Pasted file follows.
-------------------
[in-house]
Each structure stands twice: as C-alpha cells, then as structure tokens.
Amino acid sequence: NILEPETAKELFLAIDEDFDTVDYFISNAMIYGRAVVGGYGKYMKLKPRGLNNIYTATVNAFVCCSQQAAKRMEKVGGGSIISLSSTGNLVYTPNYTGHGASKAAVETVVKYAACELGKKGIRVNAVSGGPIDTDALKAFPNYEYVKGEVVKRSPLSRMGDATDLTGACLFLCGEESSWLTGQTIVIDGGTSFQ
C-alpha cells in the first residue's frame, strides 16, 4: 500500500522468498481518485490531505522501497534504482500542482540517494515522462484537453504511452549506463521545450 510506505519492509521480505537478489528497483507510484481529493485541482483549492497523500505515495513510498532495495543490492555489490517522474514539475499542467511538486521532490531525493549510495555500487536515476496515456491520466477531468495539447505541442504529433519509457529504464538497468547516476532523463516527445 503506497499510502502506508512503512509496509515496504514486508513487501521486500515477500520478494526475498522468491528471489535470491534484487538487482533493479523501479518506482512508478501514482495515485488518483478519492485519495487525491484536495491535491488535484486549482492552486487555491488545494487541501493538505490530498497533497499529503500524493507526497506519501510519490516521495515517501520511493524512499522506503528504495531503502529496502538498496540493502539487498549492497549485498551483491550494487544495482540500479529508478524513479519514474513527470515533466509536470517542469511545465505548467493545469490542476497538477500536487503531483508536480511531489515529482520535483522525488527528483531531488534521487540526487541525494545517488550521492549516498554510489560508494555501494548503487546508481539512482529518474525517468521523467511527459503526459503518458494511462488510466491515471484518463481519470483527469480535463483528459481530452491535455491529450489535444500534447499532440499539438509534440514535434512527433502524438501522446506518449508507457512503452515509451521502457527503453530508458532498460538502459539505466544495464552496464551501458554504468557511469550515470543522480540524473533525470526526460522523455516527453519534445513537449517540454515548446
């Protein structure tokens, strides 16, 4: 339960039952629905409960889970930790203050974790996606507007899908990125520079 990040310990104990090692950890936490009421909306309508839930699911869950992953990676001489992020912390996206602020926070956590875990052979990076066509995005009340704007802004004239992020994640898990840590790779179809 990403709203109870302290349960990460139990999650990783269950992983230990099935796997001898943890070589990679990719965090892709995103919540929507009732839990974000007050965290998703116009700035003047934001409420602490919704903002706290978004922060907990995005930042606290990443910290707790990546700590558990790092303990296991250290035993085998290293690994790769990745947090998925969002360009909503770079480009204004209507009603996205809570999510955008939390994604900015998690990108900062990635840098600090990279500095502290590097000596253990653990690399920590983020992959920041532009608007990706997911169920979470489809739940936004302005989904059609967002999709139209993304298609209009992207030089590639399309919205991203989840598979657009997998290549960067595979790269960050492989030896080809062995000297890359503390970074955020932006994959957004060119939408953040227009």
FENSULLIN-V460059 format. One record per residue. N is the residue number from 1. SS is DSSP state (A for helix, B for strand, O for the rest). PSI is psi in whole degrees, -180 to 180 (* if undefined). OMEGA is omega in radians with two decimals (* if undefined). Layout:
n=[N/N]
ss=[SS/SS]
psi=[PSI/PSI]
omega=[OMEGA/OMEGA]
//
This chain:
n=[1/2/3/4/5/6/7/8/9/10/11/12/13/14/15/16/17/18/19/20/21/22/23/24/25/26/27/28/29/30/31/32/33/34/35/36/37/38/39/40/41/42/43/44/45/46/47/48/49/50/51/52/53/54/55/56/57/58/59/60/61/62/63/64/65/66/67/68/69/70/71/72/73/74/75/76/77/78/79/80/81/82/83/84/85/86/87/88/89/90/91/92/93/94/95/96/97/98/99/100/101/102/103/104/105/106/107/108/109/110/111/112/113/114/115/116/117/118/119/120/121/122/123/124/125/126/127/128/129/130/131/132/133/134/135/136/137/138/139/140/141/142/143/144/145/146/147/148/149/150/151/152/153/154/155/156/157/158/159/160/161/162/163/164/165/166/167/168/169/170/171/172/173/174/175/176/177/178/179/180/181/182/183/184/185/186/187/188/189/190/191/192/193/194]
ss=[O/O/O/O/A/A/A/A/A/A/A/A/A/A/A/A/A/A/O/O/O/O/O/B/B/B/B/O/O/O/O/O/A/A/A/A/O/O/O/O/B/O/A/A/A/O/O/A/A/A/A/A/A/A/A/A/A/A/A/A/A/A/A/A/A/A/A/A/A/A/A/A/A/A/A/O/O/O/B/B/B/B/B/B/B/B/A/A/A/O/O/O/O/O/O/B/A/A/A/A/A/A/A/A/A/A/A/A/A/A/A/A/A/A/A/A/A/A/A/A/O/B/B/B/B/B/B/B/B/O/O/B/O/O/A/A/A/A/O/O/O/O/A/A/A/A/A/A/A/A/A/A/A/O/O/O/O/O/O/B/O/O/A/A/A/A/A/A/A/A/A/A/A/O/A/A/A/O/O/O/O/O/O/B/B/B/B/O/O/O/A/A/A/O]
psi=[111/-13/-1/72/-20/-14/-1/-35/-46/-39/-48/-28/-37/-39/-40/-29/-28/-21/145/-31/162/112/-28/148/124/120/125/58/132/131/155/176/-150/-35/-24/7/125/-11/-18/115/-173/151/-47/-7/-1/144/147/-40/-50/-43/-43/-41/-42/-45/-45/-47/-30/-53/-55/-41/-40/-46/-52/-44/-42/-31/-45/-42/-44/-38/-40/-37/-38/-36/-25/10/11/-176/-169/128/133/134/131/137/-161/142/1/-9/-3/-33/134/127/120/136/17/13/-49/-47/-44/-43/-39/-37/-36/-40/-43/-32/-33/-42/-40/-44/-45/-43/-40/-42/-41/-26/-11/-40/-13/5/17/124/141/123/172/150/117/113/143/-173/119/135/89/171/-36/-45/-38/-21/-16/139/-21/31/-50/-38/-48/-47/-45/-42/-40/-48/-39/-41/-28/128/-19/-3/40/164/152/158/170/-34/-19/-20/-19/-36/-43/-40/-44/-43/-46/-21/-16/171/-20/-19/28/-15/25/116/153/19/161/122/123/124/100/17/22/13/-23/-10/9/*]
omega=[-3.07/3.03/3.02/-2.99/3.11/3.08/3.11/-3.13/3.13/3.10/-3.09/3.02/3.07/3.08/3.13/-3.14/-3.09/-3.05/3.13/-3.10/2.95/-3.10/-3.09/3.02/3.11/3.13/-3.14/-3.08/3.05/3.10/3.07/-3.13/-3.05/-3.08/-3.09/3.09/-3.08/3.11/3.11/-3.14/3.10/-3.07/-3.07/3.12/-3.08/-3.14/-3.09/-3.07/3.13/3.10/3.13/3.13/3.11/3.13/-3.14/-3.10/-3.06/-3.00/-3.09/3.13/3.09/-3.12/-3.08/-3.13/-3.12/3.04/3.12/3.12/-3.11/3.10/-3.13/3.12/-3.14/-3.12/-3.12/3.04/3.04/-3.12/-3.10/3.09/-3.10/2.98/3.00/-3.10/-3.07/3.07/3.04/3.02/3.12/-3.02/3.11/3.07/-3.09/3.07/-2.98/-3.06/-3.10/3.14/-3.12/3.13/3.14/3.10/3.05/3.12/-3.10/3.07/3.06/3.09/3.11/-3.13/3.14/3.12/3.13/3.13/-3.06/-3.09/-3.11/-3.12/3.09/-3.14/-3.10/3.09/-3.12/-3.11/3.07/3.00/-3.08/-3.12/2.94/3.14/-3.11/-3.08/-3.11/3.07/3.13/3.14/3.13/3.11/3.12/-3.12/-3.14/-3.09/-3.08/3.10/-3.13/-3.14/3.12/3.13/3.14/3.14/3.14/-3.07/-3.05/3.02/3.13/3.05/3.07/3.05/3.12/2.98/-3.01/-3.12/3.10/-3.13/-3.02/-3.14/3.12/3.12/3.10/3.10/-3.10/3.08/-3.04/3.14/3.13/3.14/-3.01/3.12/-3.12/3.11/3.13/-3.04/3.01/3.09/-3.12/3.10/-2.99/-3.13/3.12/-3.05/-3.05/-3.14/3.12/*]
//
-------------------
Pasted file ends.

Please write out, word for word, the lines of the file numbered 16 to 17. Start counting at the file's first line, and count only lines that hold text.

omega=[-3.07/3.03/3.02/-2.99/3.11/3.08/3.11/-3.13/3.13/3.10/-3.09/3.02/3.07/3.08/3.13/-3.14/-3.09/-3.05/3.13/-3.10/2.95/-3.10/-3.09/3.02/3.11/3.13/-3.14/-3.08/3.05/3.10/3.07/-3.13/-3.05/-3.08/-3.09/3.09/-3.08/3.11/3.11/-3.14/3.10/-3.07/-3.07/3.12/-3.08/-3.14/-3.09/-3.07/3.13/3.10/3.13/3.13/3.11/3.13/-3.14/-3.10/-3.06/-3.00/-3.09/3.13/3.09/-3.12/-3.08/-3.13/-3.12/3.04/3.12/3.12/-3.11/3.10/-3.13/3.12/-3.14/-3.12/-3.12/3.04/3.04/-3.12/-3.10/3.09/-3.10/2.98/3.00/-3.10/-3.07/3.07/3.04/3.02/3.12/-3.02/3.11/3.07/-3.09/3.07/-2.98/-3.06/-3.10/3.14/-3.12/3.13/3.14/3.10/3.05/3.12/-3.10/3.07/3.06/3.09/3.11/-3.13/3.14/3.12/3.13/3.13/-3.06/-3.09/-3.11/-3.12/3.09/-3.14/-3.10/3.09/-3.12/-3.11/3.07/3.00/-3.08/-3.12/2.94/3.14/-3.11/-3.08/-3.11/3.07/3.13/3.14/3.13/3.11/3.12/-3.12/-3.14/-3.09/-3.08/3.10/-3.13/-3.14/3.12/3.13/3.14/3.14/3.14/-3.07/-3.05/3.02/3.13/3.05/3.07/3.05/3.12/2.98/-3.01/-3.12/3.10/-3.13/-3.02/-3.14/3.12/3.12/3.10/3.10/-3.10/3.08/-3.04/3.14/3.13/3.14/-3.01/3.12/-3.12/3.11/3.13/-3.04/3.01/3.09/-3.12/3.10/-2.99/-3.13/3.12/-3.05/-3.05/-3.14/3.12/*]
//